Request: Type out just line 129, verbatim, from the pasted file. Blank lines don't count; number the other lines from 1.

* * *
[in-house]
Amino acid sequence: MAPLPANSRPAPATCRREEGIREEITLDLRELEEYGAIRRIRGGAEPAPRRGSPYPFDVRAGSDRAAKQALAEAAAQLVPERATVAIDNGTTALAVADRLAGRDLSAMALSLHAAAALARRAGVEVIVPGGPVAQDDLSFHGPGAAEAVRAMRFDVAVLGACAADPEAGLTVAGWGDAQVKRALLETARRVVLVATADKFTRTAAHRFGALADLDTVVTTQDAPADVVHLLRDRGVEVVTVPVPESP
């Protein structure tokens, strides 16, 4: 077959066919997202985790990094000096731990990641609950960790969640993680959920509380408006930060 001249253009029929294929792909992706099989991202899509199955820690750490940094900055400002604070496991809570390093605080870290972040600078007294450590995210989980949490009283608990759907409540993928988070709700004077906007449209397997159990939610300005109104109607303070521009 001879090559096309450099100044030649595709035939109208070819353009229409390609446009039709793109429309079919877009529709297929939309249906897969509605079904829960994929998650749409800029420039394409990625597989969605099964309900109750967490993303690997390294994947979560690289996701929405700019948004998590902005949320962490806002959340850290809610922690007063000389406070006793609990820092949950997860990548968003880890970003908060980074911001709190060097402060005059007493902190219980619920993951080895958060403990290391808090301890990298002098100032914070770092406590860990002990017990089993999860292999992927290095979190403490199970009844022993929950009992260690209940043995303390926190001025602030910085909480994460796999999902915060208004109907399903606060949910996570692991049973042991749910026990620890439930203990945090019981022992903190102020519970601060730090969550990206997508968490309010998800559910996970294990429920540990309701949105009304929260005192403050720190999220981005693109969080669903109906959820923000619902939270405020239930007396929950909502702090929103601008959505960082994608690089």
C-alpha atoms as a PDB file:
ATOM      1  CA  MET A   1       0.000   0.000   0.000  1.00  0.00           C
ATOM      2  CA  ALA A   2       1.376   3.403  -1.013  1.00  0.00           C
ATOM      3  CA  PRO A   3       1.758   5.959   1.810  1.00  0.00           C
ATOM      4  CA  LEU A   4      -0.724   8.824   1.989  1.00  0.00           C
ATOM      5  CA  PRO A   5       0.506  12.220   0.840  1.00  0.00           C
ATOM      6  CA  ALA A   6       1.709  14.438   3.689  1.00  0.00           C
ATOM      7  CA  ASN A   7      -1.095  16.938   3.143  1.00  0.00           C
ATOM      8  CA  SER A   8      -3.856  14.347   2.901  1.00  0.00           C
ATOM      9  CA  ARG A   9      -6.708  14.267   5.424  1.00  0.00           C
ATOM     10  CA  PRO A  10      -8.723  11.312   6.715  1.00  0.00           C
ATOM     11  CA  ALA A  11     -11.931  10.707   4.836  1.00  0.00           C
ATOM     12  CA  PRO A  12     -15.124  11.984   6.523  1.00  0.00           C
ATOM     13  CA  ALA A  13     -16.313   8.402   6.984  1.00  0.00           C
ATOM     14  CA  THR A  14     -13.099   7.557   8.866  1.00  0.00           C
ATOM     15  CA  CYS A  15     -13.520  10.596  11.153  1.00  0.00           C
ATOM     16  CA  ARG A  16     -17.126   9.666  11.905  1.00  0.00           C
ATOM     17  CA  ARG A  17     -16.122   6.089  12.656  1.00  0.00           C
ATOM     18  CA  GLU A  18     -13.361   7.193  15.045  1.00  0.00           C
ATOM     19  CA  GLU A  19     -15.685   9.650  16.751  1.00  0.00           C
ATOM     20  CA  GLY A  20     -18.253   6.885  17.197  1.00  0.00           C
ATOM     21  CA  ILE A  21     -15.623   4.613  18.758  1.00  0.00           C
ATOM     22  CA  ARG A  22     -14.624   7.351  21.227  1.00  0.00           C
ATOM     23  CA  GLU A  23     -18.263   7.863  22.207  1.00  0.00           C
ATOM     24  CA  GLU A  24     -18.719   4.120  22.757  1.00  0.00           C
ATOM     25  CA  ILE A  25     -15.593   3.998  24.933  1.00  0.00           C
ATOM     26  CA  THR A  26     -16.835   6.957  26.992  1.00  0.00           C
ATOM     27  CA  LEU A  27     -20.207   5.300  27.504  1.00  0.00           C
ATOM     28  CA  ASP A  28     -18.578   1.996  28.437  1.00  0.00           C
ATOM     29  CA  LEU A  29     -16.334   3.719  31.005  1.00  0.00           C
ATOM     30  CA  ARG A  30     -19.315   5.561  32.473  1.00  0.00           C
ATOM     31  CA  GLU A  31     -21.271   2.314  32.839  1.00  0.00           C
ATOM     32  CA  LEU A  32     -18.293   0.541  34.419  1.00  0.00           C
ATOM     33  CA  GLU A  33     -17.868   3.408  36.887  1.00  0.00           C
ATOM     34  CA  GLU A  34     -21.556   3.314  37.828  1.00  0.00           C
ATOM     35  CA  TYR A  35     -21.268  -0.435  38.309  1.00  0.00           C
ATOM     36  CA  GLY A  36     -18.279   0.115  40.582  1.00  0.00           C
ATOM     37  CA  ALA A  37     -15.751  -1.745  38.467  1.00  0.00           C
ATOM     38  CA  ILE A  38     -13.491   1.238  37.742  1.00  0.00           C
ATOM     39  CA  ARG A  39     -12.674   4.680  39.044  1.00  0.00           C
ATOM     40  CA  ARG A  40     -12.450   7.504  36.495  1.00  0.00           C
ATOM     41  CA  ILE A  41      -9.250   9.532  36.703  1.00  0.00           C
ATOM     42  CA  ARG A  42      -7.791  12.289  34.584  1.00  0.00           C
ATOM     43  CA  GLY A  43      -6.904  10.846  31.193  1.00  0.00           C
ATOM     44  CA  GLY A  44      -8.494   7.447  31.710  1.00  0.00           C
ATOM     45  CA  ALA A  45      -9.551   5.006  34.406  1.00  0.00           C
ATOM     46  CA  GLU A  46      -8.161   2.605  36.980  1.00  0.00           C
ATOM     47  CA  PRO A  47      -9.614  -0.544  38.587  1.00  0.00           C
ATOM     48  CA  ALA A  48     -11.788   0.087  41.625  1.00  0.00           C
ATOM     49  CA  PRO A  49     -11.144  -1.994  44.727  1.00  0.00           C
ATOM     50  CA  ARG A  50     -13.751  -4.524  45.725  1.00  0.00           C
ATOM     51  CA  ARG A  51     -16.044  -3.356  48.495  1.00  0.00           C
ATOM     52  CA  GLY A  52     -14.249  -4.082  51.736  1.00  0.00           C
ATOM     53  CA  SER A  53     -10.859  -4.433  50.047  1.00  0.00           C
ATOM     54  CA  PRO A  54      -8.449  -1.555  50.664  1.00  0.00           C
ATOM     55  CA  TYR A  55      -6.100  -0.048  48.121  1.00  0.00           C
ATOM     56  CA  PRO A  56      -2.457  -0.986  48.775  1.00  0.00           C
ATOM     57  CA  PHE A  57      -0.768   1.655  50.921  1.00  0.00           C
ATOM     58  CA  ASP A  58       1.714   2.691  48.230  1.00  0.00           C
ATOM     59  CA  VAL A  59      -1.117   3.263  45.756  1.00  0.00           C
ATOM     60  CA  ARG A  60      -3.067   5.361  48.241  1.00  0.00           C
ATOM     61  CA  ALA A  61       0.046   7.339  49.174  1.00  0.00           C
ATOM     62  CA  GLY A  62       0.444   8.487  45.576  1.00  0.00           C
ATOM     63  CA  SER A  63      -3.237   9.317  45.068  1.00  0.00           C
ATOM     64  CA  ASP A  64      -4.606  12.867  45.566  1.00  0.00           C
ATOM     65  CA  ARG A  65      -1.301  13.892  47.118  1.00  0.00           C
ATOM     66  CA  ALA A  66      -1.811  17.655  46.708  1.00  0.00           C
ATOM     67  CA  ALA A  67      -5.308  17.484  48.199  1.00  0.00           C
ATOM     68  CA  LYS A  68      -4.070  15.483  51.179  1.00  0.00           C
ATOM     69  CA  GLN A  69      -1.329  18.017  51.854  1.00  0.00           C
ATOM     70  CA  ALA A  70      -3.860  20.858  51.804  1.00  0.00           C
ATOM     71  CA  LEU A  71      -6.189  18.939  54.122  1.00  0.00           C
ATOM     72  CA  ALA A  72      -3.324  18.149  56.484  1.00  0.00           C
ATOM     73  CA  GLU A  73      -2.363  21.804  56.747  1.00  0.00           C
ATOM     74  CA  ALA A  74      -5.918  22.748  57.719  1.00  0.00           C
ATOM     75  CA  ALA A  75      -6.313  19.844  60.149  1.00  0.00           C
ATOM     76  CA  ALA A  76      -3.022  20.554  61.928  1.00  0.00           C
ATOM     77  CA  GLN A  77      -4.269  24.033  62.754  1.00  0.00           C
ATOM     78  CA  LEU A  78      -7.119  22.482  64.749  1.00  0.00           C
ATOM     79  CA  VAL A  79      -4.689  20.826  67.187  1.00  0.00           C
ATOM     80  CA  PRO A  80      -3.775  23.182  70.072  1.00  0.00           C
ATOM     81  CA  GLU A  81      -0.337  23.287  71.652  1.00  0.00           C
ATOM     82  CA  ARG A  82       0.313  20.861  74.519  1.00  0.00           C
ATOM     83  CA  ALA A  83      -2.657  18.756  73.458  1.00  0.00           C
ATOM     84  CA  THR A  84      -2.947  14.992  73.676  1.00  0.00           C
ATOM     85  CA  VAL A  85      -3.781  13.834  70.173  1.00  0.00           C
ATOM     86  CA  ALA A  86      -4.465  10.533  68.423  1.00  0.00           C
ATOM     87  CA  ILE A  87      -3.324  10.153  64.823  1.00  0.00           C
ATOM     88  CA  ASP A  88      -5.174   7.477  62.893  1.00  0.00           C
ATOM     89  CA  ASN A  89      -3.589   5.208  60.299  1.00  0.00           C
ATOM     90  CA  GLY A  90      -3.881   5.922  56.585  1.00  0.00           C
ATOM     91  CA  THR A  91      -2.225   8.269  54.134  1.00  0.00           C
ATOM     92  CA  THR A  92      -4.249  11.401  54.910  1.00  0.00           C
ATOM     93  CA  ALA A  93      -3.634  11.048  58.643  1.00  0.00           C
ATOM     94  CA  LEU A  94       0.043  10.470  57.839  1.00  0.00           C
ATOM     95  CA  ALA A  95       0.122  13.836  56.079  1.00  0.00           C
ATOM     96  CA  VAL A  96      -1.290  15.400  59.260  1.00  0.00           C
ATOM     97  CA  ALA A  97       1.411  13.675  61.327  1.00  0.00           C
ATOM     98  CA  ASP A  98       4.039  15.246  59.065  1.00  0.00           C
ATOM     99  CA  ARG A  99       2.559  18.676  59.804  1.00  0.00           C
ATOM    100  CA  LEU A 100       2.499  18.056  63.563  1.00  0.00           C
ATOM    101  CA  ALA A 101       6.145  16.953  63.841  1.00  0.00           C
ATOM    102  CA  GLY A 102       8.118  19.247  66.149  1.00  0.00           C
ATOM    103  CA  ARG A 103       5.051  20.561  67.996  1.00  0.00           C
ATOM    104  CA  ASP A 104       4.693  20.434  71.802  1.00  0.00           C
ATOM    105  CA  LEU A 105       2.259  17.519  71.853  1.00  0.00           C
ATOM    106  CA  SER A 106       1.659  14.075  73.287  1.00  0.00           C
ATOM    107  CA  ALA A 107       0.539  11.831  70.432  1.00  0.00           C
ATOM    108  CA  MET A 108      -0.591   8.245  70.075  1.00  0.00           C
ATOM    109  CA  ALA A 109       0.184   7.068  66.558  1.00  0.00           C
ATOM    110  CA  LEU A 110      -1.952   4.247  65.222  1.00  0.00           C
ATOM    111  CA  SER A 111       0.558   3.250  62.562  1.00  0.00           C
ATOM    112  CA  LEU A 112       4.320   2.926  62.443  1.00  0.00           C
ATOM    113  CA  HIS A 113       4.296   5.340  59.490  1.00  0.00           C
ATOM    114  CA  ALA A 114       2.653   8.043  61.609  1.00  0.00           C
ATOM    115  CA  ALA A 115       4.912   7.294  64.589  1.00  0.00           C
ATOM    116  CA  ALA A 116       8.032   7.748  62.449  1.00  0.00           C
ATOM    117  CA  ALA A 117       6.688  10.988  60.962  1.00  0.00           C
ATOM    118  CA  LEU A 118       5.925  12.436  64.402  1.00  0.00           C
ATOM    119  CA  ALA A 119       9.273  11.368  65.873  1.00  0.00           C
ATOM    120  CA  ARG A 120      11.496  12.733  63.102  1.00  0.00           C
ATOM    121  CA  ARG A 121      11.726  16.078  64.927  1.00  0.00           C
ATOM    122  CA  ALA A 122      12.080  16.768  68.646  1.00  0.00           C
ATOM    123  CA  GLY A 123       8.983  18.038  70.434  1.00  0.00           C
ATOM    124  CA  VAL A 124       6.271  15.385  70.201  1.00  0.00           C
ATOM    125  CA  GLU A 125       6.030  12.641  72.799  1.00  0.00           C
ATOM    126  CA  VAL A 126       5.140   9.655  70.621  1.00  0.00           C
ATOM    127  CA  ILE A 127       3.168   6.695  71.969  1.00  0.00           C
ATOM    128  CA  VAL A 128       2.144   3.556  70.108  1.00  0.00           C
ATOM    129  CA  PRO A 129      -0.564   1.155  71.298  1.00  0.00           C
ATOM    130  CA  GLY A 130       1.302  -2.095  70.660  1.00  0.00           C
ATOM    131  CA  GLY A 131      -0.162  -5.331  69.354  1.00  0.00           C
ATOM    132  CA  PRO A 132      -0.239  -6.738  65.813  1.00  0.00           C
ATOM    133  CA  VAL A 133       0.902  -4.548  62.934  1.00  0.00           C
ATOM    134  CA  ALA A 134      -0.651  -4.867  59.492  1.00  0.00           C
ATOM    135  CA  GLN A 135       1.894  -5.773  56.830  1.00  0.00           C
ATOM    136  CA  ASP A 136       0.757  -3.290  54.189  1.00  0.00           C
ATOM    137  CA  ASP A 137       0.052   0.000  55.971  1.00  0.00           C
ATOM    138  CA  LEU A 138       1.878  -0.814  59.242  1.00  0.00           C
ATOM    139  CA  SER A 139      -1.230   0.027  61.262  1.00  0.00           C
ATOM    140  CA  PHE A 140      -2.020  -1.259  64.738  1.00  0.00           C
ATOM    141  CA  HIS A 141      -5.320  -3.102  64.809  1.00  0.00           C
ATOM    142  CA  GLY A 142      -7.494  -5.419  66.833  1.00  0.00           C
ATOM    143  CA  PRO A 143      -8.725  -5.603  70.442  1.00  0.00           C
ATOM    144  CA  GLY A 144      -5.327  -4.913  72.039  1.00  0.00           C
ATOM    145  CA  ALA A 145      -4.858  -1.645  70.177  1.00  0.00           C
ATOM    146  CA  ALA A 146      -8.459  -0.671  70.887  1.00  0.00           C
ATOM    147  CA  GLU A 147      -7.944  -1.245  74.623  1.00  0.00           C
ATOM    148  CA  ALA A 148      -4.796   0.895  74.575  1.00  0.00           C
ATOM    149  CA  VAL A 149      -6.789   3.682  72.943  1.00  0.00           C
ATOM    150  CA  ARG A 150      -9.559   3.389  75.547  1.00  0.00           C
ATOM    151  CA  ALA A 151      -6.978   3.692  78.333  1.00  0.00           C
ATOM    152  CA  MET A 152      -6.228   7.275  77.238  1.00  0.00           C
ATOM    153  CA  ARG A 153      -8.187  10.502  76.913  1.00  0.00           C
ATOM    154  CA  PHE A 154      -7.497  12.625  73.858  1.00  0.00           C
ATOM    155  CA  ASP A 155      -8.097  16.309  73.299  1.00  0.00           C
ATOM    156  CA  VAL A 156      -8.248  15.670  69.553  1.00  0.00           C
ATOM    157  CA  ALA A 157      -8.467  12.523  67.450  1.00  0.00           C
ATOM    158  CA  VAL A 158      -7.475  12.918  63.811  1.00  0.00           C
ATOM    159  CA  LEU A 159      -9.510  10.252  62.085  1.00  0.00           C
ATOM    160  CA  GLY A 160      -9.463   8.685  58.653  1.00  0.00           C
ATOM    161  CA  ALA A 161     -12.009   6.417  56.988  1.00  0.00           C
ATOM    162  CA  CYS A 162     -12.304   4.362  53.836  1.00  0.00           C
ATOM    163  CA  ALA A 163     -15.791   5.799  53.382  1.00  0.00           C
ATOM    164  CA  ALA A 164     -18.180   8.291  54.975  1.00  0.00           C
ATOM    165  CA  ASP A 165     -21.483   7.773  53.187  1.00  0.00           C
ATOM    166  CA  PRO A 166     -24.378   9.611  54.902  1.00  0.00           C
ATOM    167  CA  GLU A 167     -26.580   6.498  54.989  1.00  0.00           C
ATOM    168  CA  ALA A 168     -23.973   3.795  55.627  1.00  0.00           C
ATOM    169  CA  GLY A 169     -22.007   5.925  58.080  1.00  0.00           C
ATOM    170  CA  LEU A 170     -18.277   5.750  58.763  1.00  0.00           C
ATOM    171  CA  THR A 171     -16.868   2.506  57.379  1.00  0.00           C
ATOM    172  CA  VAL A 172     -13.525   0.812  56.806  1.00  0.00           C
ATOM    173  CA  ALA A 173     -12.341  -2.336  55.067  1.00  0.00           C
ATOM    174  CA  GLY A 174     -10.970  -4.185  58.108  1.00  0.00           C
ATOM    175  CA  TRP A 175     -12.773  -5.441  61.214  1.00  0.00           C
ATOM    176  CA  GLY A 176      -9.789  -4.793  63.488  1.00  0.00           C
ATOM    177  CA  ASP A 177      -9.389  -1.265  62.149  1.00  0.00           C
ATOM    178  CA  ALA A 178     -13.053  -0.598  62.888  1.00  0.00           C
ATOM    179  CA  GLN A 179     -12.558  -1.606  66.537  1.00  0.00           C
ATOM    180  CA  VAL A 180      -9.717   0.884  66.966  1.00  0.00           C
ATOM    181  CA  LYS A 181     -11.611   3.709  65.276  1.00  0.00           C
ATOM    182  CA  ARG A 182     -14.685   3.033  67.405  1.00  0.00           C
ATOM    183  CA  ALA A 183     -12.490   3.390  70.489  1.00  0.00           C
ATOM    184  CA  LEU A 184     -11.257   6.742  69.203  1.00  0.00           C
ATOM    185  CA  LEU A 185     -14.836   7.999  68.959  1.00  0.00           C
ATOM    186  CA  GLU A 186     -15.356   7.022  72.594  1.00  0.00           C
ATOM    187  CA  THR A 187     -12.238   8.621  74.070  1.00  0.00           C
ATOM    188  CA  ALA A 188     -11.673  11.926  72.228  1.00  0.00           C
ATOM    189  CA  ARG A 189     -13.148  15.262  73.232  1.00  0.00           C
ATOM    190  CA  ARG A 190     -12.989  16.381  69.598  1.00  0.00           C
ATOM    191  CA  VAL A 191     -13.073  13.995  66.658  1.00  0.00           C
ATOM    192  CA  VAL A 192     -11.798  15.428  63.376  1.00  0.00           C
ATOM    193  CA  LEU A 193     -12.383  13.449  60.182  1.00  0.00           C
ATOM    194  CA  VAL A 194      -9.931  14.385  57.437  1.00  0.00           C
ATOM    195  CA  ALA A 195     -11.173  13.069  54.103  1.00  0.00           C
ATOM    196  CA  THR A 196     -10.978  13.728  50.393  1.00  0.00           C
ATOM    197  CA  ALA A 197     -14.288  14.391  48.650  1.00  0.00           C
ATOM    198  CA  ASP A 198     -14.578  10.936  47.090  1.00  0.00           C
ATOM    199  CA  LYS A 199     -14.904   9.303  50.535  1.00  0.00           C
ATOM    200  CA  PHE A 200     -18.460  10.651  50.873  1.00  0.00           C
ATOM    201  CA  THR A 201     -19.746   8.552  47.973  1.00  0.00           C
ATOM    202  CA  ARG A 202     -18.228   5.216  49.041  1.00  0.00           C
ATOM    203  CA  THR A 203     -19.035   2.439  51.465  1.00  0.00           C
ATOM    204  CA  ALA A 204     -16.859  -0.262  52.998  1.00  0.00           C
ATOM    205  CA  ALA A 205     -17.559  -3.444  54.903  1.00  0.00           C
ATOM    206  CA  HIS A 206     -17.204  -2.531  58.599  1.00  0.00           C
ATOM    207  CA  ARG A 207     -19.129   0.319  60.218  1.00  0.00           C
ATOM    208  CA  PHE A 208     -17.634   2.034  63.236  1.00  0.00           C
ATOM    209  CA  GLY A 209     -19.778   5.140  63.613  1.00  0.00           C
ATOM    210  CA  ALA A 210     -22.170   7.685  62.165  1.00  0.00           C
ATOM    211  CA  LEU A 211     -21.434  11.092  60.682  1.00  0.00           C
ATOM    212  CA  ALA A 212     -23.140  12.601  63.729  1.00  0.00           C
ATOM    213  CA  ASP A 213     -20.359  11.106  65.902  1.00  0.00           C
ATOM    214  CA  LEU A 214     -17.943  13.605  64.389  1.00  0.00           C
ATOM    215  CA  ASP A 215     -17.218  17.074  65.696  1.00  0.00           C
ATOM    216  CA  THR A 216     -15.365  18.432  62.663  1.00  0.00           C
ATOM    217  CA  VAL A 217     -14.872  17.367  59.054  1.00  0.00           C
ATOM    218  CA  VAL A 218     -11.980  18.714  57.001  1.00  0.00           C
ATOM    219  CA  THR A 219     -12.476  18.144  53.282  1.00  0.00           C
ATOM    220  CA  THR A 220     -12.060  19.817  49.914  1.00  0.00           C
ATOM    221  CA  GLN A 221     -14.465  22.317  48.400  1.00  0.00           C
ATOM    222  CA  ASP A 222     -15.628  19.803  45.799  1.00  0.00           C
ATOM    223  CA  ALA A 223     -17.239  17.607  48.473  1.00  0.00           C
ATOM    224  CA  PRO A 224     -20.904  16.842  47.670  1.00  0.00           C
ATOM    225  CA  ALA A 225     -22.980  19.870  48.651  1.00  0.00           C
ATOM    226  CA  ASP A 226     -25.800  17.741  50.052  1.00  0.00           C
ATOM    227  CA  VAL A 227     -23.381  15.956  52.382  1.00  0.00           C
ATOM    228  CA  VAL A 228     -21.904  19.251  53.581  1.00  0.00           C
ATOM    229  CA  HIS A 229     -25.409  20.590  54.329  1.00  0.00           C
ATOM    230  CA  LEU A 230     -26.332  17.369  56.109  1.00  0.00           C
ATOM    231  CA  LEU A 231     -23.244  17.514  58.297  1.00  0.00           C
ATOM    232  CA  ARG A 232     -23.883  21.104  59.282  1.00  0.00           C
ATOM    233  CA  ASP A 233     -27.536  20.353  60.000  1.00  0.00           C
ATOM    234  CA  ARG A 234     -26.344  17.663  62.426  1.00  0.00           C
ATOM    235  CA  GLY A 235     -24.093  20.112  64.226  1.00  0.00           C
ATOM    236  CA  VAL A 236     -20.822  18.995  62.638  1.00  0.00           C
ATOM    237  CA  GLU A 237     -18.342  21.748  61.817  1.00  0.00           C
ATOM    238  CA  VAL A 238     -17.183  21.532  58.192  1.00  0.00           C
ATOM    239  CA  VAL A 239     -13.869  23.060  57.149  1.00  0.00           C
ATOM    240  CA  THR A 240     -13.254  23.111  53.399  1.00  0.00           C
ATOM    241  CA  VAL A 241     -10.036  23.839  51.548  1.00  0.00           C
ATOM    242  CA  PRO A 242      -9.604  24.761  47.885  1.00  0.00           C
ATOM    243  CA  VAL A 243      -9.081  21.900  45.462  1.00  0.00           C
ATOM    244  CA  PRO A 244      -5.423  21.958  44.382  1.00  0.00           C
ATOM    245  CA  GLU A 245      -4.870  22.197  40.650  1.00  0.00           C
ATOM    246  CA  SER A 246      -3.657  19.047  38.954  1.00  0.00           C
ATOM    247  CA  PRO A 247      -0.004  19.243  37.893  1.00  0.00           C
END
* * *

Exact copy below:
ATOM    125  CA  GLU A 125       6.030  12.641  72.799  1.00  0.00           C